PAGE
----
Though the races, the competitions, the tournaments had not yet begun, it was a moment of triumph. It was the parade of nations.
As the citizens from countries from around the world lapped the stadium of the Olympic Opening Ceremony, I was reminded of this moment in our future:
“The nations will walk by its light [the light of the glory of God] and the kings of the earth will bring their grandeur into it. Its gates will never be closed during the day (and there will be no night there). They will bring the grandeur and the wealth of the nations into it” (Revelation 21:24-26).
Nation by nation represented by its finest athletes, by the dedicated few, strolled by. I turned to my husband. “How much greater will this be when it’s for the glory of Christ!” Every knee will bow and every tongue will confess that Jesus Christ is Lord. Representatives from every nation and culture and people group will join together bound by Christ’s love.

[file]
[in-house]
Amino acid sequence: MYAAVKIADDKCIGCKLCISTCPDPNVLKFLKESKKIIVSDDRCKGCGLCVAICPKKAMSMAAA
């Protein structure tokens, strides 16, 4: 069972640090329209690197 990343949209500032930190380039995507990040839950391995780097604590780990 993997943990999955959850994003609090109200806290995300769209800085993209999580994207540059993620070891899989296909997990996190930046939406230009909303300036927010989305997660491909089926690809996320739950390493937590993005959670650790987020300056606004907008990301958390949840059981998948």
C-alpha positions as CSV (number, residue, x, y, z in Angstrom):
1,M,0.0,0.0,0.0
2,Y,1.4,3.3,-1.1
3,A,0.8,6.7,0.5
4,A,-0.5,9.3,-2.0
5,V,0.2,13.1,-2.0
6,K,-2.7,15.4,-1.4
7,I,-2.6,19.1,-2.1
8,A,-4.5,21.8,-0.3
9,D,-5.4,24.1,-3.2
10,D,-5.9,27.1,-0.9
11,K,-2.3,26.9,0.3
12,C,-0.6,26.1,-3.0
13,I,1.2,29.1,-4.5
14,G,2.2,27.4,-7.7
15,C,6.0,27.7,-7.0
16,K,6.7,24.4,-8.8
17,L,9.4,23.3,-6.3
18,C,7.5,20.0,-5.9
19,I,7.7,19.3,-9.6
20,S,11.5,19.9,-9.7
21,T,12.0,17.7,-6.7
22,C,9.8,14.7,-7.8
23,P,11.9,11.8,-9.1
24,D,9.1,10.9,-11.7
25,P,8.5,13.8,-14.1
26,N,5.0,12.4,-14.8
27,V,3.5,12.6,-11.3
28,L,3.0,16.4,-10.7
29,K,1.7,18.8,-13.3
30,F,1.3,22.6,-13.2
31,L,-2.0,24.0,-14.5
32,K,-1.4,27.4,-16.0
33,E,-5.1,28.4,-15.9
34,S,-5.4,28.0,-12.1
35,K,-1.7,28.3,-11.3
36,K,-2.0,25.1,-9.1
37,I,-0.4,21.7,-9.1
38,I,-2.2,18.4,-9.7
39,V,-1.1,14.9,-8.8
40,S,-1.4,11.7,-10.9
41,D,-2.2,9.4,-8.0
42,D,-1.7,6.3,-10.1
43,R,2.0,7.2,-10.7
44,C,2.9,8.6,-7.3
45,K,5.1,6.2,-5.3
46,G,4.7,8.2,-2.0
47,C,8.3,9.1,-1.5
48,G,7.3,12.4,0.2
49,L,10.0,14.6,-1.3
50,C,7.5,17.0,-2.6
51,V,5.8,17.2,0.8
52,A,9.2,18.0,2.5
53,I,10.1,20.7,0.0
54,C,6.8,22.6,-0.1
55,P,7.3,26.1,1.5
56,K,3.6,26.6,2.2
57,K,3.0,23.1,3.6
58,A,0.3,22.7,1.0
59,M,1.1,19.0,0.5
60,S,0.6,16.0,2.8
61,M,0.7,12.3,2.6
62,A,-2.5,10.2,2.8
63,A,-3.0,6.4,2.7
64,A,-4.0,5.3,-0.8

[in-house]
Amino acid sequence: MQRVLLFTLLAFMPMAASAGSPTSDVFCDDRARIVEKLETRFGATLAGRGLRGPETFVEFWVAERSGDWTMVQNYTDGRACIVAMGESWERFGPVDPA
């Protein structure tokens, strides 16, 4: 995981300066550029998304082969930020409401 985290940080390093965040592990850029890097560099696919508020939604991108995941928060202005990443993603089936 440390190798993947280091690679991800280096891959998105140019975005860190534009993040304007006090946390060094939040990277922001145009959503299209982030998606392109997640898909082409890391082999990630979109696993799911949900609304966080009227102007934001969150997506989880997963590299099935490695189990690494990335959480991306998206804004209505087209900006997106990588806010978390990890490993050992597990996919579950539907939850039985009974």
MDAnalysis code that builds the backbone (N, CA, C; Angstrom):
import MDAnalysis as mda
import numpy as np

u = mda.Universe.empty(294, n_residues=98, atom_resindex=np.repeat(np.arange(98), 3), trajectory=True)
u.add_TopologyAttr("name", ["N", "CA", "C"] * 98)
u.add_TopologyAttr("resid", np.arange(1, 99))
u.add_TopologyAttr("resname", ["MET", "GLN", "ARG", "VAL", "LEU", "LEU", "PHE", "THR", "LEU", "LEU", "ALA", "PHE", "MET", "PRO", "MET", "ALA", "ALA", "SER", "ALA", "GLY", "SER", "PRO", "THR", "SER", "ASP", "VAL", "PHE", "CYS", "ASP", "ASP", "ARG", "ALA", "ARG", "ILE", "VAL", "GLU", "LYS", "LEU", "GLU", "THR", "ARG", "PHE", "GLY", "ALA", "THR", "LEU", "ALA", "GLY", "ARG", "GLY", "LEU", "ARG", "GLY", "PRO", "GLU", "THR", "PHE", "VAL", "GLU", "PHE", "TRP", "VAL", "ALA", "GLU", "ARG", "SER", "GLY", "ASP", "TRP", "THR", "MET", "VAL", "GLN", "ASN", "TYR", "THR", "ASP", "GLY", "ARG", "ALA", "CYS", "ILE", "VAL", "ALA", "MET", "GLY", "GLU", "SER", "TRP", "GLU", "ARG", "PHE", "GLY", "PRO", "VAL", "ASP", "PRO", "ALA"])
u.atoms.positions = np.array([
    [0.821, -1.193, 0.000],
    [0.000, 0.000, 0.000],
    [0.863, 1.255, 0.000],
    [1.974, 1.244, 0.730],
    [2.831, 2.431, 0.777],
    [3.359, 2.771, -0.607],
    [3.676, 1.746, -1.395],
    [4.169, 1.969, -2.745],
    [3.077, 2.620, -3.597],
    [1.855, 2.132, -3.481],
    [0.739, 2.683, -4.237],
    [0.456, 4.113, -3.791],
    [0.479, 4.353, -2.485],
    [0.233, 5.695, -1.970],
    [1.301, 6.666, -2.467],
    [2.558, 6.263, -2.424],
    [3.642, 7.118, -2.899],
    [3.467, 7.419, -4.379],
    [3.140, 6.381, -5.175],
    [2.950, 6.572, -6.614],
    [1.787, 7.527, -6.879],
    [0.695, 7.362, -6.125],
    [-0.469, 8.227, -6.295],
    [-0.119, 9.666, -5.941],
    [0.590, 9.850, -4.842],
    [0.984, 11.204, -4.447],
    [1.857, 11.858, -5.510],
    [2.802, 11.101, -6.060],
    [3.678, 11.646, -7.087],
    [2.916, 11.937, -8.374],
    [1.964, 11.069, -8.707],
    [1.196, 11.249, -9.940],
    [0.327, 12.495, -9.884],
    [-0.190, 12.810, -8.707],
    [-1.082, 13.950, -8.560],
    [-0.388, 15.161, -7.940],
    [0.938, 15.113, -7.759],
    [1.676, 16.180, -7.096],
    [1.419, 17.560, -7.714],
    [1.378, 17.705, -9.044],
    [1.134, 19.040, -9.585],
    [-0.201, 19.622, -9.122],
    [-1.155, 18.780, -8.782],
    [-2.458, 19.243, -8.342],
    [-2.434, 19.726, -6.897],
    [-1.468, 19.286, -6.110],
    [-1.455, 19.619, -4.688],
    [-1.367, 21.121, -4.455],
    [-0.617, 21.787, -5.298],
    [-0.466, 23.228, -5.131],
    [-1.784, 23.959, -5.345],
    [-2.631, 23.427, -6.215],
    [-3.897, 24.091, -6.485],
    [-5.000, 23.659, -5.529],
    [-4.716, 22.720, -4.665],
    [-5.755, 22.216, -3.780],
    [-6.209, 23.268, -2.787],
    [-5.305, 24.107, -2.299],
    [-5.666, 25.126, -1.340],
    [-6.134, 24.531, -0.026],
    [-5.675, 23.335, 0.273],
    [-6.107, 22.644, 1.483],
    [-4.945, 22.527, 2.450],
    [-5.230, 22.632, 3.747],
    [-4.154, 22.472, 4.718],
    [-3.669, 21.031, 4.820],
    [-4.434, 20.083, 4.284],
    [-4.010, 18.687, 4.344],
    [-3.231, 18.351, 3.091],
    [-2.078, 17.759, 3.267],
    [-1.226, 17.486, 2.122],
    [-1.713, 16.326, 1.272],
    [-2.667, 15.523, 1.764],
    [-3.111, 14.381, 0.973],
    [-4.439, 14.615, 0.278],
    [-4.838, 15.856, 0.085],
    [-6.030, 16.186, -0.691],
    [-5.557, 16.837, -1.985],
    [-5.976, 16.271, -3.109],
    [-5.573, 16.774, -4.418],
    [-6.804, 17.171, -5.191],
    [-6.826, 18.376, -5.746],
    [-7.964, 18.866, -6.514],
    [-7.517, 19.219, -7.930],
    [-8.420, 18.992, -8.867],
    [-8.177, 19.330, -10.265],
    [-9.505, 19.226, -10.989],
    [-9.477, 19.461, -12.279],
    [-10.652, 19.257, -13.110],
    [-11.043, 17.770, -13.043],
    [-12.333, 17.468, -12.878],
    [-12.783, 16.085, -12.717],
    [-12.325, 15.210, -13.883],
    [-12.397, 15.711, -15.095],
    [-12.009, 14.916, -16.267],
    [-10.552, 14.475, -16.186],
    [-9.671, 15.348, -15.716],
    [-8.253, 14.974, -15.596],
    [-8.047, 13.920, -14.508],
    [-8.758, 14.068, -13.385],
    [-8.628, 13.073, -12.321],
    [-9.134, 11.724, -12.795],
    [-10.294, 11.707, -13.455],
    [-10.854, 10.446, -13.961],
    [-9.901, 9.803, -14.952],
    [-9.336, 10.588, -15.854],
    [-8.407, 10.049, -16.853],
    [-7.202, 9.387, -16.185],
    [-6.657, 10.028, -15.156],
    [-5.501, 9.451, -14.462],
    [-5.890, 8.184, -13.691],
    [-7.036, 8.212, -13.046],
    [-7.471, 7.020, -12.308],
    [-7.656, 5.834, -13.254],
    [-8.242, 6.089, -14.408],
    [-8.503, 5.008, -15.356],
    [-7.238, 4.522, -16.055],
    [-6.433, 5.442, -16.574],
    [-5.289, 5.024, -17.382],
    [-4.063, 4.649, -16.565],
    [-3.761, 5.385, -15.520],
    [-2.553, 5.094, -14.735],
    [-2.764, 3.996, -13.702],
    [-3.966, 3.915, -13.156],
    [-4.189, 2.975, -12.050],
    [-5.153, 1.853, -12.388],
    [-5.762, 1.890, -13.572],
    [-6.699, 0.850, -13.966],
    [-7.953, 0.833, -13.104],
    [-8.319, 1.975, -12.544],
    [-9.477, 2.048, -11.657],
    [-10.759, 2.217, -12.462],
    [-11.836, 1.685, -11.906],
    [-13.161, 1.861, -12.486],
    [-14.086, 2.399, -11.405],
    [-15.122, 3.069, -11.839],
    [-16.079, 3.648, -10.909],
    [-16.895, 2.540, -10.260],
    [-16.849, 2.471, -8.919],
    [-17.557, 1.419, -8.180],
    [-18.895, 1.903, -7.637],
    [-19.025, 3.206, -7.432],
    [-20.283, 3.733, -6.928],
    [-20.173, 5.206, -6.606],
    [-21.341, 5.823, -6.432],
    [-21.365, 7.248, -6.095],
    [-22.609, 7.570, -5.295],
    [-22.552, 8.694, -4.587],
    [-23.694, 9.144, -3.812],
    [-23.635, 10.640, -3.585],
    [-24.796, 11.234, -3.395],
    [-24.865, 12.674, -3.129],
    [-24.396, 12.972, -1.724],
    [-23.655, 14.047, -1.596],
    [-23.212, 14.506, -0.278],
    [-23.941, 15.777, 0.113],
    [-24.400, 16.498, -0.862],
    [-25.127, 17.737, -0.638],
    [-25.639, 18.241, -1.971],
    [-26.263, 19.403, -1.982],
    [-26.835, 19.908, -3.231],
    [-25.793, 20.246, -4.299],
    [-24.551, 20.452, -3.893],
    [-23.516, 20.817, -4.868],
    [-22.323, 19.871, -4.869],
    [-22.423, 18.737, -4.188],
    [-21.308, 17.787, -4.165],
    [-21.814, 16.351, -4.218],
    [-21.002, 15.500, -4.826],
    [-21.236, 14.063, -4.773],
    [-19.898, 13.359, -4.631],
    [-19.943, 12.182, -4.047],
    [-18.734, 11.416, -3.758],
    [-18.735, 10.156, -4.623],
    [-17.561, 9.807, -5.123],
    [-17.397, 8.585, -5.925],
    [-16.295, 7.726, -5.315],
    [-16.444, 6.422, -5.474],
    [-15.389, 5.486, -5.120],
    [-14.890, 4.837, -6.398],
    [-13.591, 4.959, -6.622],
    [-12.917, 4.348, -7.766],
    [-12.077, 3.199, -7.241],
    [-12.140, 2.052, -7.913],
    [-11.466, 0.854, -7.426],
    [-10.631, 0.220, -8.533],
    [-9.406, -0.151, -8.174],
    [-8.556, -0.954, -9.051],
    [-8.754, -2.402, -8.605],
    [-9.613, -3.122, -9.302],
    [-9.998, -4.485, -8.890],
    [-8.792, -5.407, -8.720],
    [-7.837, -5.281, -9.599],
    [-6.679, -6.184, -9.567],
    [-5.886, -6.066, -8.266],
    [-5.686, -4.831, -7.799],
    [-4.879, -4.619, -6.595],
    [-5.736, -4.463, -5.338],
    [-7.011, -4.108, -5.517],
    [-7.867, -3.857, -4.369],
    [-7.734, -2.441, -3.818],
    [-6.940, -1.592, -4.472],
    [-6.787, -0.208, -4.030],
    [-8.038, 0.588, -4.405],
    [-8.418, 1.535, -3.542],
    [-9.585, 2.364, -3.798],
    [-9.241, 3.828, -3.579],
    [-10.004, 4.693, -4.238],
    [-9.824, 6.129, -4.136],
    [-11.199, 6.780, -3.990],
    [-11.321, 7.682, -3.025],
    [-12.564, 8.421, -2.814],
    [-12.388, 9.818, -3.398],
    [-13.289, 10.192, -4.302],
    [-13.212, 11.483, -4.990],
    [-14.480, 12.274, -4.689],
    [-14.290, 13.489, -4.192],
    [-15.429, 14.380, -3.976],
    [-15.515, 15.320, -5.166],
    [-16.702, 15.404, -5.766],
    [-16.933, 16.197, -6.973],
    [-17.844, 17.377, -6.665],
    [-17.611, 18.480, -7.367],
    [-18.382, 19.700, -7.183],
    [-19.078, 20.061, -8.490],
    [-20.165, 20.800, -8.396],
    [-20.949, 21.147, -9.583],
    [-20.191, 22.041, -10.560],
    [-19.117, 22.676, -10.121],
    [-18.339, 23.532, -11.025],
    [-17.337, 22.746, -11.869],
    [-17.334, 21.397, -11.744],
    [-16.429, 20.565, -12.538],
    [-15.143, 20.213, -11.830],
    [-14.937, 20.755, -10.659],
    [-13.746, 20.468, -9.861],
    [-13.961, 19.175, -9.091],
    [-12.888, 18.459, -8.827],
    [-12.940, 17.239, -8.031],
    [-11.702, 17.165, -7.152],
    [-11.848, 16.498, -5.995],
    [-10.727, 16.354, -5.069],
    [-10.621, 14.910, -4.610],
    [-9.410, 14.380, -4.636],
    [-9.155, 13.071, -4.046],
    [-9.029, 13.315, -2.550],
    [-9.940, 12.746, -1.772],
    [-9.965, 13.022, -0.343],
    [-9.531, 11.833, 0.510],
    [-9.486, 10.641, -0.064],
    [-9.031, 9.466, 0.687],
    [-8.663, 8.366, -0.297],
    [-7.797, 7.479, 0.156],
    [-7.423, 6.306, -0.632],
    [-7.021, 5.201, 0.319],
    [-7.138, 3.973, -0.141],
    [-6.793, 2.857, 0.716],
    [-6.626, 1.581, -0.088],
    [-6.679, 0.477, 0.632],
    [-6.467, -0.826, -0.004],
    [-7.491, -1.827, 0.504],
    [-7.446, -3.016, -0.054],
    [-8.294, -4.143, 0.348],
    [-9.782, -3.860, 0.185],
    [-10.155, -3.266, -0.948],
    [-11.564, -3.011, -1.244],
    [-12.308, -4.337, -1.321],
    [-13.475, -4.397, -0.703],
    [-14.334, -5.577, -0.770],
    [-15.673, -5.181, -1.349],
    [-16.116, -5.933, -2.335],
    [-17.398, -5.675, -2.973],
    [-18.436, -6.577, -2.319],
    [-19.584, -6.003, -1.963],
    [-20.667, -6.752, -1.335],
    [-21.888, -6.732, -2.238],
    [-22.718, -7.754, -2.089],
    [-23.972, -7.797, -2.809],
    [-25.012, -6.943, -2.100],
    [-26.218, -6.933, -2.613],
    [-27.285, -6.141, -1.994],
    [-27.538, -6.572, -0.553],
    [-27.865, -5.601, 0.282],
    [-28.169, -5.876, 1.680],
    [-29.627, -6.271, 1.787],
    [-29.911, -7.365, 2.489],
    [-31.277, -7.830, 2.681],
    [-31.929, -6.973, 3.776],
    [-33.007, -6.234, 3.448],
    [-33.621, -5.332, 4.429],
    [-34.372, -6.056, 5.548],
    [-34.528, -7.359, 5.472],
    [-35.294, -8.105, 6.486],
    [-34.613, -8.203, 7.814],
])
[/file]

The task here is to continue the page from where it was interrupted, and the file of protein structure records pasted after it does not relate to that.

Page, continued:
Then China entered. Leading the way was a nine-year-old boy. This boy had not only survived the Sichuan earthquake. He had gone back to save two of his classmates. I was the hall monitor, he said. It was my job to take care of the others.
What a beautiful picture of the cloud of witnesses that will lead the way as we celebrate God’s faithfulness in the eschaton. The martyrs, old and young, will march joyfully, basking in Christ’s glory. They had not just survived. They went back to save the others because of their responsibility to all of humanity.
The Opening Ceremony gave me a glimpse into the future resurrection of God’s good creation. It will be a time of rejoicing, celebration, and triumph. While the artistry of the night stressed harmony between the nations, it is tenuous at best. This harmony won’t stop wars, child slavery, famine. As Christians, we look toward (and indeed work toward) a true harmony that not only sees the cessation of all evil but actively re-creates in love, truth, and beauty.
Heather A. Goodman is a speaker on art and Christianity, living creatively, the adventure of the Christian life, and spiritual formation of the artist. She writes both fiction and nonfiction and blogs at L'Chaim and Tapestry: A Christian Women's Collective. She loves wiggling her toes through the sand, torturing herself through Pilates, and breaking into song and dance. And she's addicted to books. You can find Heather at www.heathergoodman.com .For more information on Heather's speaking, call 469-766-2157 or email firstname.lastname@example.org